Volume 7 Supplement 1
Study on the Greek demographic chart of psychic disorders
© Kouros et al.; licensee BioMed Central Ltd. 2008
Published: 17 April 2008
This study is an attempt to review and examine issues concerning the prevention of mental disorder such as the network in Greek provinces and urban cities in relation to the family system.
Materials and methods
We investigated 60 cases (from 1998 until 2005), both from urban centers and provinces, randomly selected from those who contacted Association of Psychology and Psychiatry for Adults and children (A.P.P.A.C.) for diagnostic and therapeutic reasons. Patients were grouped by age (0-18, 19-35, over 36), sex and according to the ICD-9 diagnostic criteria.
According to the statistical analysis of data derived from 60 medical reports, we found that the first part of the hypothesis was confirmed. As we saw, 83,3 % of the patients that came in A.P.P.A.C. have their permanent residence in urban areas. As far as the diagnosis is concerned, we have found that 78.3 % of the patients were diagnosed as psychotic, neurotic or depressive. However the third part of our original hypothesis was not verified, since only 35% were over 36 years old. The majority of the patients (43.3%) were in the age cohort : 19-35.
Data collected shows that a major problem is the stigmatization of the psychiatric patient. Unfortunately, these patients, when visiting the therapeutic center seldom have already serious mental disturbance, which could have been avoided. On top of that the Greek social surrounding and family system do not allow the therapeutic intervention easily because the structure of the system is rigid. This rigidity leads them to see psychiatric help as a failure for the family. Information Greek people have about psychiatric and clinical work and therapy is distorted and very poor. In recent study 33.7% of Greek people ignore the essence of psychic help and 30% do not know diseases, caused by mental disturbances. However, 77% would like to learn more about this issue. The rapid disintegration of the traditional Greek community probably accounts for increased cases of mental disorder. Hence, it is essential to view individuals and families as biopsychosocial systems with certain structural characteristics and patterns of transaction, who can provide guidelines to set therapeutic goals.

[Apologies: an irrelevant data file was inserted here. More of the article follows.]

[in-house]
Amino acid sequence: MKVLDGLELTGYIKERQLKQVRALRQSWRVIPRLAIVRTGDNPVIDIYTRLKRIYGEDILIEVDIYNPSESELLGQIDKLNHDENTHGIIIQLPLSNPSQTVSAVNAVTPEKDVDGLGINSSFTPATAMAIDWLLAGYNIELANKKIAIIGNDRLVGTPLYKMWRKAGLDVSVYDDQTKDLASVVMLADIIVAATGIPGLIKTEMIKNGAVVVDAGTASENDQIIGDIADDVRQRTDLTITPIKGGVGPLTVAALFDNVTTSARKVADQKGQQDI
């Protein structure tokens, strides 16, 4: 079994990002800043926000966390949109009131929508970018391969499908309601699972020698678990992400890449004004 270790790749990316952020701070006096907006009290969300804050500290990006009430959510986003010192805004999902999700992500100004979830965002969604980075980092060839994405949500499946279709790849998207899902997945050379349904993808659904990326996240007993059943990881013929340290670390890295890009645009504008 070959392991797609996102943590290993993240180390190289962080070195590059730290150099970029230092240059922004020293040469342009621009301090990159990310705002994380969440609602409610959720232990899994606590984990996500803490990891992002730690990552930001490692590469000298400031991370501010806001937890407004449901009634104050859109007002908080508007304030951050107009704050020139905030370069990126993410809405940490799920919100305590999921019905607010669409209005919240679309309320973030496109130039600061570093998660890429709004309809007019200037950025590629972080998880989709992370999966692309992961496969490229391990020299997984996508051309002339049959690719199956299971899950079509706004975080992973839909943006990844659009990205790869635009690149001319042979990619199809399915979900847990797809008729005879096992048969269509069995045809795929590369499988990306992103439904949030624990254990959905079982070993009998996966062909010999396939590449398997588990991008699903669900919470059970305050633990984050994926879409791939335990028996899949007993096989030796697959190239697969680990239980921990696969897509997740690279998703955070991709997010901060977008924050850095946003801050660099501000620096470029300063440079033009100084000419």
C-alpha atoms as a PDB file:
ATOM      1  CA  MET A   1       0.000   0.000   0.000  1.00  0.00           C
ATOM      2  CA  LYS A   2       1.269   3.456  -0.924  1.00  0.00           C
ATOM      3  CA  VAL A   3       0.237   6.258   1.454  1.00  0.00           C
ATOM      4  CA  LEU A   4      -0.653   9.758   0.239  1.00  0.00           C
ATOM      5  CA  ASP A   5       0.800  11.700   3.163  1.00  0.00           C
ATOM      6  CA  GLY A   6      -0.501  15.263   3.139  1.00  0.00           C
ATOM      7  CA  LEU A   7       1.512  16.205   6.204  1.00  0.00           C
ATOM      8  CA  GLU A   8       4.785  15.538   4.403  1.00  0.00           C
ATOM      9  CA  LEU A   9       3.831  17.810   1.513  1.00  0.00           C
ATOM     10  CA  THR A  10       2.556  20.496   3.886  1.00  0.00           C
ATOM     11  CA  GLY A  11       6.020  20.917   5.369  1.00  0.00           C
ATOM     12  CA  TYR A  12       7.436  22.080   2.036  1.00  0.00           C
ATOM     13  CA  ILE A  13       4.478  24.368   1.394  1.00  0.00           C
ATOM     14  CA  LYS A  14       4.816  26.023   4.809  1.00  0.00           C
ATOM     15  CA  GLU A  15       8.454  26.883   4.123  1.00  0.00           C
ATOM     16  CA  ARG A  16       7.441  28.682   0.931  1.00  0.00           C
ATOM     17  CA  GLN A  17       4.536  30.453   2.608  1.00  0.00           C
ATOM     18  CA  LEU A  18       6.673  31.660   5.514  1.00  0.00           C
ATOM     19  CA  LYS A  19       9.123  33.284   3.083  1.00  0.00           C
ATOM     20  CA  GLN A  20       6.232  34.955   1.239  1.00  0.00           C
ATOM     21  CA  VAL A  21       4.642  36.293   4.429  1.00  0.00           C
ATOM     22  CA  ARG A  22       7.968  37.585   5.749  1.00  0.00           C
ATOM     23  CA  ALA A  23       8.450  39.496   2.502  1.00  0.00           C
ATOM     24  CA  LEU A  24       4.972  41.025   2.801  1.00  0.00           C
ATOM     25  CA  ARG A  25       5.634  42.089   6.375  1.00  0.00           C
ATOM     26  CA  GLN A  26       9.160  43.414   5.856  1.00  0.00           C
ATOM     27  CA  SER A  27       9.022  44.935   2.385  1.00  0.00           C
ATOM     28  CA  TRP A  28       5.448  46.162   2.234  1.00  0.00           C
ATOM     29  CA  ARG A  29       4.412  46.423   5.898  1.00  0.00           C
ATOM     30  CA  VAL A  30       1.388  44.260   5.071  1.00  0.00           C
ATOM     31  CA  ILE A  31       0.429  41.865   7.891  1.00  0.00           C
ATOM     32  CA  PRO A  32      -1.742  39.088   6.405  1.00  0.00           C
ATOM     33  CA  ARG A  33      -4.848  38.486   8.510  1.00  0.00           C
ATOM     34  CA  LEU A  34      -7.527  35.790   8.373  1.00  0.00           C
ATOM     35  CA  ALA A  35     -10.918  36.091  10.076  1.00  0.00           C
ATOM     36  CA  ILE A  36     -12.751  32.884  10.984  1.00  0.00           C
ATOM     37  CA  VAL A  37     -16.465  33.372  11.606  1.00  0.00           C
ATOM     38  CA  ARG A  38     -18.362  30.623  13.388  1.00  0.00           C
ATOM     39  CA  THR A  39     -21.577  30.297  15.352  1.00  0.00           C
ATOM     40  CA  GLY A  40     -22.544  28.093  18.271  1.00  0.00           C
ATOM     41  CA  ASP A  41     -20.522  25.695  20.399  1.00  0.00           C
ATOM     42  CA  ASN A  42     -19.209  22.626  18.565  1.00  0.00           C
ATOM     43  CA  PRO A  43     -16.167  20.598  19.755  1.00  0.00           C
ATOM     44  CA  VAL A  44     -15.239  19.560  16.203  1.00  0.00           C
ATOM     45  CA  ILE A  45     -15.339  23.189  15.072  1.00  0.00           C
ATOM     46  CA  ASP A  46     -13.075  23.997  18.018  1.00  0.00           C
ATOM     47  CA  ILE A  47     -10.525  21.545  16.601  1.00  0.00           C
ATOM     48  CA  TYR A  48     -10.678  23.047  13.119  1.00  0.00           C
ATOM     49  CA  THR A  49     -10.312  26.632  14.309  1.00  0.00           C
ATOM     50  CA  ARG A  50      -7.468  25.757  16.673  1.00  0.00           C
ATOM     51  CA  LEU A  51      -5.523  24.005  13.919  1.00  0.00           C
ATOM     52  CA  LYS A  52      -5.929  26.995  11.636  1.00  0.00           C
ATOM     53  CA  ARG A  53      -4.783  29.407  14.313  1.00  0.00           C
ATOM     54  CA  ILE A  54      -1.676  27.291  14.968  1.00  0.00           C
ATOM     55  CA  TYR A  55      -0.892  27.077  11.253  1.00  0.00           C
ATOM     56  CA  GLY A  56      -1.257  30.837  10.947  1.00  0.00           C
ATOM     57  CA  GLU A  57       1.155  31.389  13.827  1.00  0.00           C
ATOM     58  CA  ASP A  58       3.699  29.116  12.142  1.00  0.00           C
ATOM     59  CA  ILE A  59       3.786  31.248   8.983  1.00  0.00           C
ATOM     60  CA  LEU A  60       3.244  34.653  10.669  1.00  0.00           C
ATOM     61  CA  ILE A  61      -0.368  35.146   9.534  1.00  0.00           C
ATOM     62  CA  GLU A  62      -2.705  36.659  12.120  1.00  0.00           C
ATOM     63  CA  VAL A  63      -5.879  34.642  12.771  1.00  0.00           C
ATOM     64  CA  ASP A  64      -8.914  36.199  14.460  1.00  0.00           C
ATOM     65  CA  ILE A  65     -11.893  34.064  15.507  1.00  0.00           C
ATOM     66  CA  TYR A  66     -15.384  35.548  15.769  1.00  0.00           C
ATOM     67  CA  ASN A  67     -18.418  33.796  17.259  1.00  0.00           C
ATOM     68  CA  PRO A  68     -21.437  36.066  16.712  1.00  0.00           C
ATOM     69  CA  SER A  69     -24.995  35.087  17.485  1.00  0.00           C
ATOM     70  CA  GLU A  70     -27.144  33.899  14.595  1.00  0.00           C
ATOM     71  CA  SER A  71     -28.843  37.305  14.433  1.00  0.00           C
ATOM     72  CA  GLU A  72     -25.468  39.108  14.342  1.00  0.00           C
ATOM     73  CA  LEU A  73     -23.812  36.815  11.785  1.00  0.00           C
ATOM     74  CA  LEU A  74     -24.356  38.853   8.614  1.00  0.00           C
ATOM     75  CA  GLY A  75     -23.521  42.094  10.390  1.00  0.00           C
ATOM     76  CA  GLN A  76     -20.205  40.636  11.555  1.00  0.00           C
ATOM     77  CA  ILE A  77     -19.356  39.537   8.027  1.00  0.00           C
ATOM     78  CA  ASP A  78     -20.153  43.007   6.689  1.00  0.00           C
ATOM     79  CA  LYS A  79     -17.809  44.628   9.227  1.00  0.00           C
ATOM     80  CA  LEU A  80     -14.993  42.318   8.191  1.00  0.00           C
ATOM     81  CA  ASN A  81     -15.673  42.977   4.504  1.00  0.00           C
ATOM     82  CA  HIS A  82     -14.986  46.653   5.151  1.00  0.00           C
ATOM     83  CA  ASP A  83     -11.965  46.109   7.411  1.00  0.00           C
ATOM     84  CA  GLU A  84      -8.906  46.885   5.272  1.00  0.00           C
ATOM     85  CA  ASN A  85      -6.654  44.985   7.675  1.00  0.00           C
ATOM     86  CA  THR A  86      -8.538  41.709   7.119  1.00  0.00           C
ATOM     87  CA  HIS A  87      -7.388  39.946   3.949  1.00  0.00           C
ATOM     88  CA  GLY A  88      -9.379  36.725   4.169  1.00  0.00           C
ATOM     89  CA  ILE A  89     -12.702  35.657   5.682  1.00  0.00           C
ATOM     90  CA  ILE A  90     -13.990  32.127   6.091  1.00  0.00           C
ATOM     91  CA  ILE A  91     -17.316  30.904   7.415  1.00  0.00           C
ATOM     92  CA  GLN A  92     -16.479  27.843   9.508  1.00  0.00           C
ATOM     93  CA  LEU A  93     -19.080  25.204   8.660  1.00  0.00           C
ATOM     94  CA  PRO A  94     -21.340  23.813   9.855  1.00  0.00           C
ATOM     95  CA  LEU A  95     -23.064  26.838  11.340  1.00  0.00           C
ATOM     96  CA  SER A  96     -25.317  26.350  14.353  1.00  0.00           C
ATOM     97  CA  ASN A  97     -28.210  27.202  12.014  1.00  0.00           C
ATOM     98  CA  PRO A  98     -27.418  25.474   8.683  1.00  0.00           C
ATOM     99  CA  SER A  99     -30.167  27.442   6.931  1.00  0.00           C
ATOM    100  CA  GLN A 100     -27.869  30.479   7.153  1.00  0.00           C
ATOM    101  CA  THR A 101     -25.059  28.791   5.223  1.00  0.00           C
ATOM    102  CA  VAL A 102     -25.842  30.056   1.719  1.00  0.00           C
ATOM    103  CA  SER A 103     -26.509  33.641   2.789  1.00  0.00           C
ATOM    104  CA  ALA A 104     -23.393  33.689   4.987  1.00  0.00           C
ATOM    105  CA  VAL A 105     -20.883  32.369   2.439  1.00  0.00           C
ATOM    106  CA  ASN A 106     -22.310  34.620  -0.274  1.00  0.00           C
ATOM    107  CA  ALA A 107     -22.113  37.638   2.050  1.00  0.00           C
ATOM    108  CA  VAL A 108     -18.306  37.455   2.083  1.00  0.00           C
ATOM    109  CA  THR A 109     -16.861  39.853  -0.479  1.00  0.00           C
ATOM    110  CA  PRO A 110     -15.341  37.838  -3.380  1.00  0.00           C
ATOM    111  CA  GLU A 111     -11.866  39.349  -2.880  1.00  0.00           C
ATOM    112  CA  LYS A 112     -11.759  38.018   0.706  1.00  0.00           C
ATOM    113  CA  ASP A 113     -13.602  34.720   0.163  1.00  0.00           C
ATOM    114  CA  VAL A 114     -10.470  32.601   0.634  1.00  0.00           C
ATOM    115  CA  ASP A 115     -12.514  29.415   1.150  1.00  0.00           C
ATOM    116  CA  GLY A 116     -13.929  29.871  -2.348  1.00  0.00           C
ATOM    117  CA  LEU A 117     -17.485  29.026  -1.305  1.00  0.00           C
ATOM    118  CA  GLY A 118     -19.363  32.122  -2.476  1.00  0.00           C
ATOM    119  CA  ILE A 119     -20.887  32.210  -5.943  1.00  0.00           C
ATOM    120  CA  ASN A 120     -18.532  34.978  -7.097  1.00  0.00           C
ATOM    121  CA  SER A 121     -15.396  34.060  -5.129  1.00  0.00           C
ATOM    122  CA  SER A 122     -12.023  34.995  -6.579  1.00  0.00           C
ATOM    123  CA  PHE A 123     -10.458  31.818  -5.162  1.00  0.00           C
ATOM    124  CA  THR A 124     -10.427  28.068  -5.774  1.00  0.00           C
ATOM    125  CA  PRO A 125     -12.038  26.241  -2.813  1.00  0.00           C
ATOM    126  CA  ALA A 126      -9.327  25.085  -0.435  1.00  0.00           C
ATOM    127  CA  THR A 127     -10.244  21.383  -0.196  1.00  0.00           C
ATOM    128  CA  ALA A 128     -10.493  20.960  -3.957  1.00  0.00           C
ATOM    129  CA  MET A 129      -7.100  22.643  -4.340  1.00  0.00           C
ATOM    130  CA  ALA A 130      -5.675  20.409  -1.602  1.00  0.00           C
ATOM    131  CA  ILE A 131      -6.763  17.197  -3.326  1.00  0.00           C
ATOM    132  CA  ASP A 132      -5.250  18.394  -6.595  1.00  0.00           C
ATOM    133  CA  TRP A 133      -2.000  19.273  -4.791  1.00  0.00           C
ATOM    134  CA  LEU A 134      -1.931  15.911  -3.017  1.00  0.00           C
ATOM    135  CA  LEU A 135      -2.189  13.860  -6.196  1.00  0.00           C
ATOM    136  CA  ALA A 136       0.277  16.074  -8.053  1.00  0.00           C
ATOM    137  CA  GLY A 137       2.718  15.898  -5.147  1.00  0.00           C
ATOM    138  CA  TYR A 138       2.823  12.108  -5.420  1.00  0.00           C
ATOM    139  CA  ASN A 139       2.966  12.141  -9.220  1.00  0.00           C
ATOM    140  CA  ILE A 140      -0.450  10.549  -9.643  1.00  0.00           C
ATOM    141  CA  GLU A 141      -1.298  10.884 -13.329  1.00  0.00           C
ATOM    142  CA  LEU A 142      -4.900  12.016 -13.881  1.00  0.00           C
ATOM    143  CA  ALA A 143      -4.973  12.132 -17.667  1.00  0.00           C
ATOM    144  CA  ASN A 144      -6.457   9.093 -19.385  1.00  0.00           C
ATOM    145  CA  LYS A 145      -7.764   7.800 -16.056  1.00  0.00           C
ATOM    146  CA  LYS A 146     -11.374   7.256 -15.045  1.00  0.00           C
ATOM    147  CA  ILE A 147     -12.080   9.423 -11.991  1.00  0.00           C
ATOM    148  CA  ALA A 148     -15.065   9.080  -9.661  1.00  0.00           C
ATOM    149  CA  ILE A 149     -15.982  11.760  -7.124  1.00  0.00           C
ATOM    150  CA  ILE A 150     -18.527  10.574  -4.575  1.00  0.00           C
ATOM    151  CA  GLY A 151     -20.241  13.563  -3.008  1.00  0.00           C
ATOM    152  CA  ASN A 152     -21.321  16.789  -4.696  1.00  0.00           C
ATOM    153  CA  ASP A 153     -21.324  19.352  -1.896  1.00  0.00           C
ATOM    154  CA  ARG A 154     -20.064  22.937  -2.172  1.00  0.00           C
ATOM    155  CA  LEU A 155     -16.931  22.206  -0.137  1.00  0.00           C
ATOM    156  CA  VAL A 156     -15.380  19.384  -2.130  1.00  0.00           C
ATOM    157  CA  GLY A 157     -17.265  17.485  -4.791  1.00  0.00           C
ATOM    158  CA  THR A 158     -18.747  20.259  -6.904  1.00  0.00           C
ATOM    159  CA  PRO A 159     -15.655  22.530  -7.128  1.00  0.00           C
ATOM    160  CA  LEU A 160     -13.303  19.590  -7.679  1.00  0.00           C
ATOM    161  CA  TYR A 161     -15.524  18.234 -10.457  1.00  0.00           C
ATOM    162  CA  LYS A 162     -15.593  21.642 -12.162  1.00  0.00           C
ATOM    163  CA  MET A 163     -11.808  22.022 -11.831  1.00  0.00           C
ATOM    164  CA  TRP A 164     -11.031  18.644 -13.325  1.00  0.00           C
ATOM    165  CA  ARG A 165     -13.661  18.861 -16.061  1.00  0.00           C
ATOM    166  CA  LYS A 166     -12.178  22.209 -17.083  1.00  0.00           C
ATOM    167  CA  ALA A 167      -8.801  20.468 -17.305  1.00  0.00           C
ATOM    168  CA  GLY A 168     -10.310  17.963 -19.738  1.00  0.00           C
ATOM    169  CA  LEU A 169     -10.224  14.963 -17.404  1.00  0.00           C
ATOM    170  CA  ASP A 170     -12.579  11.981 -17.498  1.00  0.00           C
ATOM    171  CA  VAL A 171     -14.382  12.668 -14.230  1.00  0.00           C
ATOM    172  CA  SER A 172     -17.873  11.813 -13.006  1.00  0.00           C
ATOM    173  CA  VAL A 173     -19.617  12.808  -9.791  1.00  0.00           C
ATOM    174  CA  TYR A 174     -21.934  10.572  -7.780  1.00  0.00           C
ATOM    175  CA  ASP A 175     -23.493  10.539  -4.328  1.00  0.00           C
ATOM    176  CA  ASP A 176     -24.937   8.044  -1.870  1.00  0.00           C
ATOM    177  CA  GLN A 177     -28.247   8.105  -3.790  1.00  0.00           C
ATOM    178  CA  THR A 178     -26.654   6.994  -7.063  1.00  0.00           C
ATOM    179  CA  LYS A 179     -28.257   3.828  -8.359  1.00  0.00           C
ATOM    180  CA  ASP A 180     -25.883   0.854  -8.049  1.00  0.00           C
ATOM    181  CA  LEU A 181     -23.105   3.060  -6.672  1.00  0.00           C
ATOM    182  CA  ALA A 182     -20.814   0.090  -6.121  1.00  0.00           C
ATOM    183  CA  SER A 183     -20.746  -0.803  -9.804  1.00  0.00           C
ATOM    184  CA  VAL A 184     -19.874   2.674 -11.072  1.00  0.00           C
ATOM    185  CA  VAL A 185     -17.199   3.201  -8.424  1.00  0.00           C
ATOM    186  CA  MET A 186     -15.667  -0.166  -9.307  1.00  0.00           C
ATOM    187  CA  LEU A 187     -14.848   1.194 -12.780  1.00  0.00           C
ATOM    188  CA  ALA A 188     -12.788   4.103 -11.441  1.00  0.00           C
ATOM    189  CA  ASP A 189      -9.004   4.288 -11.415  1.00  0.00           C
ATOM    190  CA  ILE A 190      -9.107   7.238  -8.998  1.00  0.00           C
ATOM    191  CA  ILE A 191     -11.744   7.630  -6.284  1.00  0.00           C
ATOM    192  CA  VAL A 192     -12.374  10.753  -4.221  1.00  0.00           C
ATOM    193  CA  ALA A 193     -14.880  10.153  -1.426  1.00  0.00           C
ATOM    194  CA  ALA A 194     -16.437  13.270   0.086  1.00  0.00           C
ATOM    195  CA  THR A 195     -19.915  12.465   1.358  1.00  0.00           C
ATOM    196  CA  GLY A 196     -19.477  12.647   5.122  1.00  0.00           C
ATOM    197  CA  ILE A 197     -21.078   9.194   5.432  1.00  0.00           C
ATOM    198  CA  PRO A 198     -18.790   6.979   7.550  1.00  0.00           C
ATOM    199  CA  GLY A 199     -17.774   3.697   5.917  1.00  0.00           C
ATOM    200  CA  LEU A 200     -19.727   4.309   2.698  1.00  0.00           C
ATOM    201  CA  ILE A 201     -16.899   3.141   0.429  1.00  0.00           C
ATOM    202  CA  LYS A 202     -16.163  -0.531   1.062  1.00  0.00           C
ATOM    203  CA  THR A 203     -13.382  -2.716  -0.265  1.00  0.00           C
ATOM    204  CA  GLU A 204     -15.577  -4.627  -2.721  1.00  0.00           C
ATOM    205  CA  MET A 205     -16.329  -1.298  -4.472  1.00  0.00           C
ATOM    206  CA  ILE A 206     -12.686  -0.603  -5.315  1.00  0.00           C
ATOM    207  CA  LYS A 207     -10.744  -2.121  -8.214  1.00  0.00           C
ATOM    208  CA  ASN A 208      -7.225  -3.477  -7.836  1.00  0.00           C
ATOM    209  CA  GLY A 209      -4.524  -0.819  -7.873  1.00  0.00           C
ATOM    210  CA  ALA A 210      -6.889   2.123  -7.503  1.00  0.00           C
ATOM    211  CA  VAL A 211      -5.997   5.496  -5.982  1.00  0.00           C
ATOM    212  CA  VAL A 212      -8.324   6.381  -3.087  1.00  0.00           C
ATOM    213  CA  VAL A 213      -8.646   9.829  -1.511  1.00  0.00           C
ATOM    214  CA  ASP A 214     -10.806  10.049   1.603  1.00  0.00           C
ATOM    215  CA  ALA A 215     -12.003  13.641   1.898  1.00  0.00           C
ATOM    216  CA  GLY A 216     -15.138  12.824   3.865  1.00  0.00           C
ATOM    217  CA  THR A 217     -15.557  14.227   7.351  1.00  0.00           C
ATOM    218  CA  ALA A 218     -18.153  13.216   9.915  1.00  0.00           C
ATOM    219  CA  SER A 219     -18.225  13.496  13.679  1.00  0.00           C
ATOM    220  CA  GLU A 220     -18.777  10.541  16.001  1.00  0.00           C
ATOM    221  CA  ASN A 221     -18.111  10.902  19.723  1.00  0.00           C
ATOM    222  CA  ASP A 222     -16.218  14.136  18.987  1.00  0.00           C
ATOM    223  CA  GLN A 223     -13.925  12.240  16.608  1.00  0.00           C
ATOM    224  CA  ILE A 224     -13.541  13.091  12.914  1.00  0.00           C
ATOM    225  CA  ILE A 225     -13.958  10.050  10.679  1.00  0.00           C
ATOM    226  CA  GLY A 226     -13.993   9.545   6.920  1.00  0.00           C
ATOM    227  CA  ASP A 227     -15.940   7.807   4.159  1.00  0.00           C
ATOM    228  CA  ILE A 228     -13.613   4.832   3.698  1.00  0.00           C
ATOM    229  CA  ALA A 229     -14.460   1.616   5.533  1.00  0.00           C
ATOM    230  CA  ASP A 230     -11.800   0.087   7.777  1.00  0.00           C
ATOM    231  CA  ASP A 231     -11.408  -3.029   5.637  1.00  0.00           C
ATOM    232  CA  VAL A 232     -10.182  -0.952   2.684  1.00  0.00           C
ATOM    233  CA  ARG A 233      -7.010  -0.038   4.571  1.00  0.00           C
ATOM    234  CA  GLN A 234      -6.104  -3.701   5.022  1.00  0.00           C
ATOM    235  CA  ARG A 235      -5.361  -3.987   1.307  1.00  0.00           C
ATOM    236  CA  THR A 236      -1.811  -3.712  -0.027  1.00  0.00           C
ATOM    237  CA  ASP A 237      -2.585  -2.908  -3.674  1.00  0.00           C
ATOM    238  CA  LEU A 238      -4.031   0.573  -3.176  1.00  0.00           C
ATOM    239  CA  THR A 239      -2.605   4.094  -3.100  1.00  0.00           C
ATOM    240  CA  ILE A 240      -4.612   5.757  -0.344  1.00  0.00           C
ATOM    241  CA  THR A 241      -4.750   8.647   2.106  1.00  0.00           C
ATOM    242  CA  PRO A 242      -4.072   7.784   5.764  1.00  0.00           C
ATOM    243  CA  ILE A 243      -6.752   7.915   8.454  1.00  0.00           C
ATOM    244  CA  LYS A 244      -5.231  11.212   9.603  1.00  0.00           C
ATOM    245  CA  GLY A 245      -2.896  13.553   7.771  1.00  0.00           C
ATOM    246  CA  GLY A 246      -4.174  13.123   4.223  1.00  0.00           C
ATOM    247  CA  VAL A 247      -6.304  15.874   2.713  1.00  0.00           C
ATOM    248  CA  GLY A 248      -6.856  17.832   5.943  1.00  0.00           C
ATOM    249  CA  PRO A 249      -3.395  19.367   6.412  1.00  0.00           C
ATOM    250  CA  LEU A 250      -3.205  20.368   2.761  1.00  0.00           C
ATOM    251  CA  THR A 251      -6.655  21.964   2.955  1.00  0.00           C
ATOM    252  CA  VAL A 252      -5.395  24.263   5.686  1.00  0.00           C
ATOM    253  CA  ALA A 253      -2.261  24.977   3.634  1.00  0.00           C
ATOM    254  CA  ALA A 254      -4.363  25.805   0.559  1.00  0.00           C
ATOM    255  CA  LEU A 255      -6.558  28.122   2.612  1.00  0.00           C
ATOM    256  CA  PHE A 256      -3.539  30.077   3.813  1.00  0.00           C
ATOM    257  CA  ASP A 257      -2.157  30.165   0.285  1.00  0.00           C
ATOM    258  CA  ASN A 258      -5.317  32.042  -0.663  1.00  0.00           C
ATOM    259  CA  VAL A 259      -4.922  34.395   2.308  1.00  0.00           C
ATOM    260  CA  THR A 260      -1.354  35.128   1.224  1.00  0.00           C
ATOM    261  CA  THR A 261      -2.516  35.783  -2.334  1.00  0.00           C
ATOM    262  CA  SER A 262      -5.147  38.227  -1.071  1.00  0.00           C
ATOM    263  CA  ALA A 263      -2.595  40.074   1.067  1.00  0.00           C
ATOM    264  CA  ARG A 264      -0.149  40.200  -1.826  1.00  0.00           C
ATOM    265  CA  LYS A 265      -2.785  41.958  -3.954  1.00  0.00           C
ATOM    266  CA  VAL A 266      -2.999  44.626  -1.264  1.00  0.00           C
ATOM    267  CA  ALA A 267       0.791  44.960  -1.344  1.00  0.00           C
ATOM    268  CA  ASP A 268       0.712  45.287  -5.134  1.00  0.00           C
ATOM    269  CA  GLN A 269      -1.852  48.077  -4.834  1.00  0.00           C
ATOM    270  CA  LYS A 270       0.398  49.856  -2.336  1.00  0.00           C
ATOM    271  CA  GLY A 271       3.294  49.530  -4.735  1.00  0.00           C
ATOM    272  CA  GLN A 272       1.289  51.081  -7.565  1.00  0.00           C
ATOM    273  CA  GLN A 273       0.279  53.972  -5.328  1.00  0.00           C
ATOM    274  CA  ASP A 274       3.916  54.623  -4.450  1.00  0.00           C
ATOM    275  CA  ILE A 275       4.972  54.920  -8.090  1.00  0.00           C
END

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This article is published under license to BioMed Central Ltd.